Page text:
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Abu Dhabi, UAETuesday 13 November 2018

Qualcomm ditches largest ever bid for a chip maker

US firm drops $44 billion bid for rival NXP Semiconductors after China's failure to approve deal

The Qualcomm campus in California. The firm will now not pursue its planned $44bn takeover of NXP
The Qualcomm campus in California. The firm will now not pursue its planned $44bn takeover of NXP

Qualcomm has scrapped its $44 billion bid for rival chipmaker NXP Semiconductors after China failed to approve the industry’s largest-ever deal before a final deadline.

The takeover may be the highest profile victim yet of the trade spat between China and the US, with every other jurisdiction in the world clearing the bid months ago. Qualcomm formally walked away after Chinese regulators didn’t approve the deal by a deadline of midnight in New York on July 25. China said the deal has nothing to do with trade tensions.

Unveiled in October 2016, the collapsed deal is a blow to both companies. Qualcomm will be forced to go it alone in its push into automotive silicon as it tries to reduce its reliance on the slowing smartphone market, where it’s facing more competition and legal battles with customers. Earlier on Wednesday, Qualcomm said it intends to pay NXP a $2bnn breakup fee and plans to buy back as much as $30bnn in stock if the purchase is scrapped. NXP’s management, after almost two years on hold, will now have to find a way to convince customers and investors it has a strong future as an independent company.

“We didn’t see anything in the near-term that would make it worthwhile to change the timing. There were probably bigger forces at play here than just us,” Qualcomm chief executive Steve Mollenkopf said before the deadline. “We are still fans of the deal and the logic behind the deal.”

Shares of Netherlands-based NXP tumbled 7.2 per cent to $91.26 in pre-market trading. San Diego-based Qualcomm jumped about 5.1 per cent. Qualcomm had been offering $127.50 per share for NXP and the transaction was approved by both sets of shareholders and government agencies in Europe, the U.S. and elsewhere.

"Our core strategy of driving Qualcomm technologies into higher growth industries remains unchanged," said Mr Mollenkopf on Thursday. In a separate statement, NXP said it had received notice from Qualcomm that the deal was dead.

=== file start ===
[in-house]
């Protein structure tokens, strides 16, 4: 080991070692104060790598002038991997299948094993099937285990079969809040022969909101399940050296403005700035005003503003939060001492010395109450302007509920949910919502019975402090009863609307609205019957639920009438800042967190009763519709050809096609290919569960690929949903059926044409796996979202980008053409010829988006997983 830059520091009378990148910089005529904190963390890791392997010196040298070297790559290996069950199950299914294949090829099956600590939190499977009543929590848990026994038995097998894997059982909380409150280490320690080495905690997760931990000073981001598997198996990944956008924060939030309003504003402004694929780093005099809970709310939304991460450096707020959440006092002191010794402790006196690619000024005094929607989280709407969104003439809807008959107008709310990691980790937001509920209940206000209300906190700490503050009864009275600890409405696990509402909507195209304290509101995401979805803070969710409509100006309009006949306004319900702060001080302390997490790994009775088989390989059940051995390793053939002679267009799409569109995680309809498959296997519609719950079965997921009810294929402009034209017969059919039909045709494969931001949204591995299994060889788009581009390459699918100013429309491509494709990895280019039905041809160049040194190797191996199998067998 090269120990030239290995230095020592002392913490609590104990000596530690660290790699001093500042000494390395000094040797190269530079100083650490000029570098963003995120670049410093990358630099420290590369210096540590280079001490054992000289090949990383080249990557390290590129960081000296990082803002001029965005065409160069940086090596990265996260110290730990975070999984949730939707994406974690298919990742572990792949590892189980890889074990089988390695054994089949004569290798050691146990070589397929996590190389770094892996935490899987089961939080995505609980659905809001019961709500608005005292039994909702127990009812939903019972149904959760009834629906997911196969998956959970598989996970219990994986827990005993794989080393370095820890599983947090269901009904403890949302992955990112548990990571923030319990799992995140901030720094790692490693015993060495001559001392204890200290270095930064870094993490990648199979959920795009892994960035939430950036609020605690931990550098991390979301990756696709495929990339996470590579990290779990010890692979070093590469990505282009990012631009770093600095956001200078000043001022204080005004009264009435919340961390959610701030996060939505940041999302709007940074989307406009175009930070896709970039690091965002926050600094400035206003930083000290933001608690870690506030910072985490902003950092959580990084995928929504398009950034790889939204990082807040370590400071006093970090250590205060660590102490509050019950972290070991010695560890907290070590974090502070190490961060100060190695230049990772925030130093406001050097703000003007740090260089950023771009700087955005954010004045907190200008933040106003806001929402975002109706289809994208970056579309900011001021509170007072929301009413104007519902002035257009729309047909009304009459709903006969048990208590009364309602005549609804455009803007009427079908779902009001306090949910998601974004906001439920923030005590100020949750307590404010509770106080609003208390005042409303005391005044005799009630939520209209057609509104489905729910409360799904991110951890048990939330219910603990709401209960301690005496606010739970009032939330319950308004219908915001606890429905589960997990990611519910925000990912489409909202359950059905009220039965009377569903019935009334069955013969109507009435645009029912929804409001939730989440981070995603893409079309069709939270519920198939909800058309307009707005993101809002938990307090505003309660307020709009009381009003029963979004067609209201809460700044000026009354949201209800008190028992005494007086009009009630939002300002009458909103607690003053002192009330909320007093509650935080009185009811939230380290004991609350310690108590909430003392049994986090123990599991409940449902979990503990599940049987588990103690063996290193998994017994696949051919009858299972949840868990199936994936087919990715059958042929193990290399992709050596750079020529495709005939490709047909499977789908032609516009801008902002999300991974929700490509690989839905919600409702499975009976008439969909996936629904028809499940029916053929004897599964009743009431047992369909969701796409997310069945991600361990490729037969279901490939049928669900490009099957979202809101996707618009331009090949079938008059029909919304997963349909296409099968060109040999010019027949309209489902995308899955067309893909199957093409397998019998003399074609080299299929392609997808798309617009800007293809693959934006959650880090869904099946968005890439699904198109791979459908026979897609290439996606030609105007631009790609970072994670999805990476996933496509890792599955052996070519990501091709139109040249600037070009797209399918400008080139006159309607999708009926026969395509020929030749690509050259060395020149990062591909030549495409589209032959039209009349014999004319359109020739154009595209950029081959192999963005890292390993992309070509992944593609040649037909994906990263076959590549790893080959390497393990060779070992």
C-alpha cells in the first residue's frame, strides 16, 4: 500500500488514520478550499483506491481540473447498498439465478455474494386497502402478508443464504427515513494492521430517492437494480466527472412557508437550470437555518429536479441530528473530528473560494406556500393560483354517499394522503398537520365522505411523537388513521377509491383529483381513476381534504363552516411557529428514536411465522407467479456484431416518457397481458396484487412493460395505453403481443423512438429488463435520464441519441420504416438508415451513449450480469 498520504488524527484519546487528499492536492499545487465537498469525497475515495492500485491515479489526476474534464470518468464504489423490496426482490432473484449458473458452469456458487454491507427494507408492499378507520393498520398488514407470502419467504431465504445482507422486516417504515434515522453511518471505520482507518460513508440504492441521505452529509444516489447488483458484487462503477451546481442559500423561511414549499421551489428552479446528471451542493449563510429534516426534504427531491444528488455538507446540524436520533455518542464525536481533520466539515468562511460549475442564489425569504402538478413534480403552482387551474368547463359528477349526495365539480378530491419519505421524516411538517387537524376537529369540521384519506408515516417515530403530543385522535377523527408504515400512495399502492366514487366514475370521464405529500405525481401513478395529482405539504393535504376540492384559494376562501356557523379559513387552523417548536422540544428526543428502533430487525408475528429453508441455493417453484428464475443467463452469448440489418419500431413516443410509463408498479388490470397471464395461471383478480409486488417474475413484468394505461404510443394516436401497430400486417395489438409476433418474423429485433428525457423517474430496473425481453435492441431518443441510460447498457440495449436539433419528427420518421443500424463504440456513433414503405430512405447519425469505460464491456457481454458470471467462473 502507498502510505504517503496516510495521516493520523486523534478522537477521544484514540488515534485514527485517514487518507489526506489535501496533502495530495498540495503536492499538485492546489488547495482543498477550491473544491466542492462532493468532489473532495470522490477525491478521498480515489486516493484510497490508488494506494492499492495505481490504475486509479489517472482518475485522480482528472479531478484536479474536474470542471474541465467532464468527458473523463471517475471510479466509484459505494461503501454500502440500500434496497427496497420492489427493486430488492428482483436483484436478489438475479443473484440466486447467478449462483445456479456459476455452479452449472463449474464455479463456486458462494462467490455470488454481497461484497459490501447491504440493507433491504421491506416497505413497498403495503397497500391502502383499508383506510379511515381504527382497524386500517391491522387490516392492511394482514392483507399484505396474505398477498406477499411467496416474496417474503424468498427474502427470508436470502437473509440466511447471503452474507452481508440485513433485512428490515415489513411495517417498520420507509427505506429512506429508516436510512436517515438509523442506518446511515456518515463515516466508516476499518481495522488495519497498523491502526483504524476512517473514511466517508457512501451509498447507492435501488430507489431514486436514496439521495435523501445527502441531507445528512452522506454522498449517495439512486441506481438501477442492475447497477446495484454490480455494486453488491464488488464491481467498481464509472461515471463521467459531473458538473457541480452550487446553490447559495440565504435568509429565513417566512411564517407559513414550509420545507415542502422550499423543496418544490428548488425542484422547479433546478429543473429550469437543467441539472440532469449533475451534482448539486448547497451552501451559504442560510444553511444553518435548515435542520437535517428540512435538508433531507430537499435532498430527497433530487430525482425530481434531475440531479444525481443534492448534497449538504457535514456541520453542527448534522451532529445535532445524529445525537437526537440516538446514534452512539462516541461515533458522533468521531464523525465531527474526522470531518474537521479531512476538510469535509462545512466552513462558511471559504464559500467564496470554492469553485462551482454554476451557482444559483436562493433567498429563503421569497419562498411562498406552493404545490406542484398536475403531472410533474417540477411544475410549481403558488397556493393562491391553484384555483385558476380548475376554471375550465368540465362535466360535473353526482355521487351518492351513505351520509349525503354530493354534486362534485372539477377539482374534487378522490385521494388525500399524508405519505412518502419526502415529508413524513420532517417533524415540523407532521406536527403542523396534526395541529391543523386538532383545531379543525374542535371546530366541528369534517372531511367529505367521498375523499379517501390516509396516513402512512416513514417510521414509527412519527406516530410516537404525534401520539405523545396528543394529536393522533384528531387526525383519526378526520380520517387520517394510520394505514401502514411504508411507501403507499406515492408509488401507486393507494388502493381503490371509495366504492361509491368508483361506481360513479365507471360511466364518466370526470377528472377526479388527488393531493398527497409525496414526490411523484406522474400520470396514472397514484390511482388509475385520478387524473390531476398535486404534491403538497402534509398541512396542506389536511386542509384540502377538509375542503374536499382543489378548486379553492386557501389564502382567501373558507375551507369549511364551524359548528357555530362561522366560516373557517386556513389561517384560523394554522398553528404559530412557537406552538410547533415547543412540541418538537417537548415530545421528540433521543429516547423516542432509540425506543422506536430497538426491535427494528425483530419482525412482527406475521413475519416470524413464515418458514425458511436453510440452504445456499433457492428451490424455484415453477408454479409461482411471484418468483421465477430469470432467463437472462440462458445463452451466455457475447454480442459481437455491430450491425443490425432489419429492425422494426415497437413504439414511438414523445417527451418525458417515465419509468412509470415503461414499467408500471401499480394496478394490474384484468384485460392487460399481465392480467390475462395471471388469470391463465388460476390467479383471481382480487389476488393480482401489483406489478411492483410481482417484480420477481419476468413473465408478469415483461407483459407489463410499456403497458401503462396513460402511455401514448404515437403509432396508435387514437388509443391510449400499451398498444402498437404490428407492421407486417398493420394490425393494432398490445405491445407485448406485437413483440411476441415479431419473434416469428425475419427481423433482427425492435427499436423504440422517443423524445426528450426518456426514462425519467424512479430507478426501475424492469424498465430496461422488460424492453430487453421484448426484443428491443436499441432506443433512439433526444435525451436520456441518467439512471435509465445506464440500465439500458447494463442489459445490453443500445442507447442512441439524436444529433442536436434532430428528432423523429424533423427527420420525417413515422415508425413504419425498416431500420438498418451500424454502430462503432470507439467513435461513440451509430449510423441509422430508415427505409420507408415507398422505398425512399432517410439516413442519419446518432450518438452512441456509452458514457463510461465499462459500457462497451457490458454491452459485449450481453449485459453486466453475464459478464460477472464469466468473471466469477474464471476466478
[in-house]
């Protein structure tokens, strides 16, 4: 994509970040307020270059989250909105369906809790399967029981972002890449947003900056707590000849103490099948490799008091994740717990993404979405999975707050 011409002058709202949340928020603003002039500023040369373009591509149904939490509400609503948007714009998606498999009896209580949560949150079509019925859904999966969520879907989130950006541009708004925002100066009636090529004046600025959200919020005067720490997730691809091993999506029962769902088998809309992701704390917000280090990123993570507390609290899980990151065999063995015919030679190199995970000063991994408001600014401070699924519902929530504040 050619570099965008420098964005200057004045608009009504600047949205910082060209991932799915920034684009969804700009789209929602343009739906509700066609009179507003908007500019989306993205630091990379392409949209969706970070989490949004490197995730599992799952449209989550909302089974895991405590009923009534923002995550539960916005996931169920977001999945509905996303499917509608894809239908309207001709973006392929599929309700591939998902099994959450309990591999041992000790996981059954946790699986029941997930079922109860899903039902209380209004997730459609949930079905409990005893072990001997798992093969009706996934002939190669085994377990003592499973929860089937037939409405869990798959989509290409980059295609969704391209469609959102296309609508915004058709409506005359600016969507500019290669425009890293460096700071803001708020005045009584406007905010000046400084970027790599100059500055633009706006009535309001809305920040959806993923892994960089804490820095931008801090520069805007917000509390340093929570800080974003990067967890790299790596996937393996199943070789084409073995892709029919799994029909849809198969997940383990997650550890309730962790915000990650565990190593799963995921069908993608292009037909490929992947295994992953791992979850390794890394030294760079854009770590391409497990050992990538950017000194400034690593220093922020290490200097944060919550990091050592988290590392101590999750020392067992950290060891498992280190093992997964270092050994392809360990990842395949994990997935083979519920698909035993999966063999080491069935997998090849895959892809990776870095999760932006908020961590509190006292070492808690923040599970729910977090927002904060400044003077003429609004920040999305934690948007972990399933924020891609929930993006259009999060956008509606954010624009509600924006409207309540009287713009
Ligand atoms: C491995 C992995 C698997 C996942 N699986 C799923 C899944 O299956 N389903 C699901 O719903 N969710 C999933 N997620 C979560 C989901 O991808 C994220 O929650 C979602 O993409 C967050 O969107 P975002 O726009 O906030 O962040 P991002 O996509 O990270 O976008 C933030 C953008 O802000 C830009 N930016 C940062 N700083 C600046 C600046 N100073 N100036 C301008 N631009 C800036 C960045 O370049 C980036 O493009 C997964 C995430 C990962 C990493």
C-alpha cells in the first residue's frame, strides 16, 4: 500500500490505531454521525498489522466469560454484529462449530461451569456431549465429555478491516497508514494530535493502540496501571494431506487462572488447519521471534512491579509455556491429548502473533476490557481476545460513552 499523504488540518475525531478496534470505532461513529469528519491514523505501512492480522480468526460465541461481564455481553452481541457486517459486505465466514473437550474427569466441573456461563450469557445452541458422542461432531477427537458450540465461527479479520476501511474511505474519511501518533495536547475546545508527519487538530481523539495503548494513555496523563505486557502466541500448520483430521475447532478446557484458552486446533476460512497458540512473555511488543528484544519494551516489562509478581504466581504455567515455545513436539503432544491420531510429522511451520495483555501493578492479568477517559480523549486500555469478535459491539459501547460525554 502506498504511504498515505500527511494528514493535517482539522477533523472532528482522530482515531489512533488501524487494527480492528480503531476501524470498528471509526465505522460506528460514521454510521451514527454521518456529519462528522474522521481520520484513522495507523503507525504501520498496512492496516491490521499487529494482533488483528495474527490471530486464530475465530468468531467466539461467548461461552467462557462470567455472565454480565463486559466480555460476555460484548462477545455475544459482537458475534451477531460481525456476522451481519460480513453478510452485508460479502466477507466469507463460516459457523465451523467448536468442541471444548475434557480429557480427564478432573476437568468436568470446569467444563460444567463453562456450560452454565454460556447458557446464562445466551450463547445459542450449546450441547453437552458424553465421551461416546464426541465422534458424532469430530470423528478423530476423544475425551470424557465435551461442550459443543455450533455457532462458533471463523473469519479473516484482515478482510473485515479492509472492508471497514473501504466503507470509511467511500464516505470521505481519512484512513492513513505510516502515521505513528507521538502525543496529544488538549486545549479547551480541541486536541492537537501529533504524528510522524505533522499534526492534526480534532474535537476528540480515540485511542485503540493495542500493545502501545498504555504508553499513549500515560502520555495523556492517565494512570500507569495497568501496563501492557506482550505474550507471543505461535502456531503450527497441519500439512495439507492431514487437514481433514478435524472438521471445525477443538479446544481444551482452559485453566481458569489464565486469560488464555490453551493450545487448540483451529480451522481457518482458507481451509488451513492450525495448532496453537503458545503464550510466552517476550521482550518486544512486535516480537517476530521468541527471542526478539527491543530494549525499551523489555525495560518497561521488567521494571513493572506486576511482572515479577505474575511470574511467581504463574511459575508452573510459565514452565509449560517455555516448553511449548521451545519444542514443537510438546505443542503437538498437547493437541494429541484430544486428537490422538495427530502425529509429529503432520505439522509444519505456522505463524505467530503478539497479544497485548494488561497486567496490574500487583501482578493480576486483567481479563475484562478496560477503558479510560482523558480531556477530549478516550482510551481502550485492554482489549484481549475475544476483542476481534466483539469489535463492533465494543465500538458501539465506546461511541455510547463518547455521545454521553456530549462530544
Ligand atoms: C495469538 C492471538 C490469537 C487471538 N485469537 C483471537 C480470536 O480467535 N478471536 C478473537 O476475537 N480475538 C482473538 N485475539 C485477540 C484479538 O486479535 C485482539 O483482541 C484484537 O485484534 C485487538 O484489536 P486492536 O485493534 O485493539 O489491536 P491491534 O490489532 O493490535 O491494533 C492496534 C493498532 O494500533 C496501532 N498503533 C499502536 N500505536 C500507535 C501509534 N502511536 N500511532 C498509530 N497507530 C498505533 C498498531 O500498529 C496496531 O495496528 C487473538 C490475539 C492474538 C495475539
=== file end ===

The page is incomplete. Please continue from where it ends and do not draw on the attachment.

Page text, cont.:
Richard Clemmer, NXP’s chief executive, said it was "unfortunate" that the deal could not close after 21 months of "diligent efforts".

Qualcomm had originally assured investors that approval would come by the end of 2017. In April, the two companies extended the agreement to Wednesday’s deadline as Qualcomm worked out concessions with China, the only jurisdiction that hadn’t approved it. But the sign-off was dragged into the trade dispute as US President Donald Trump accused the mainland of creating an unfair imbalance in trade between the world’s two largest economies.

The deal is about market monopoly, Gao Feng, a spokesman for China’s commerce ministry, told a briefing in Beijing on Thursday. He referred reporters to the State Administration of Market Regulation (SAMR) for more information.

The SAMR had been set to approve the acquisition, people familiar with the process said in recent months. But as the trade dispute continued, one particular sticking point was ZTE, the Chinese telecommunications-equipment maker that had been in danger of failing because of a seven-year ban on buying US components. After the personal intervention of Mr Trump, the ZTE ban was lifted - something that was seen as a prerequisite to Chinese approval of the Qualcomm-NXP deal.

The ultimate failure of the deal, one that had been mutually agreed upon by two companies that had little or no product overlap, casts a further pall over the prospects for other transactions in the $400bn semiconductor industry, which has been reshaped by combinations over the last three years. Qualcomm itself was the subject of a hostile takeover bid by Broadcom, an effort that looked poised to succeed until the US government blocked it, citing risks to national security.

Qualcomm also reported fiscal third-quarter sales that topped analysts’ projections and gave an upbeat revenue forecast for the fourth quarter, results that may help it steer investor focus to the strength of its main business.

Sales will be $5.1bn to $5.9bn in the fourth quarter, which ends in September, the company said. Analysts on average projected revenue of $5.46bn, according to data compiled by Bloomberg. Profit in the third quarter was $1.01 a share excluding certain items. Revenue climbed to $5.6bn. Analysts had predicted profit of 70 cents a share on revenue of $5.19bn.

In the process of fighting off Broadcom’s attempted takeover, Qualcomm made promises to investors that it would improve costs and earnings this year, and pledged that it would pour cash into a share-repurchase program if approval for NXP couldn’t be secured. Qualcomm is also once again the target of a takeover attempt - former Qualcomm CEO and chairman Paul Jacobs is trying to raise cash to take it private.

NXP’s management, put in place by private equity firms who bought out the former unit of Koninklijke Philips then returned it to the market, avoided public appearances throughout the takeover process and suspended earnings conference calls. Mr Clemmer and his team will now have to convince investors that they’ve been able to run the company and invest in its independent future without disruption through the process.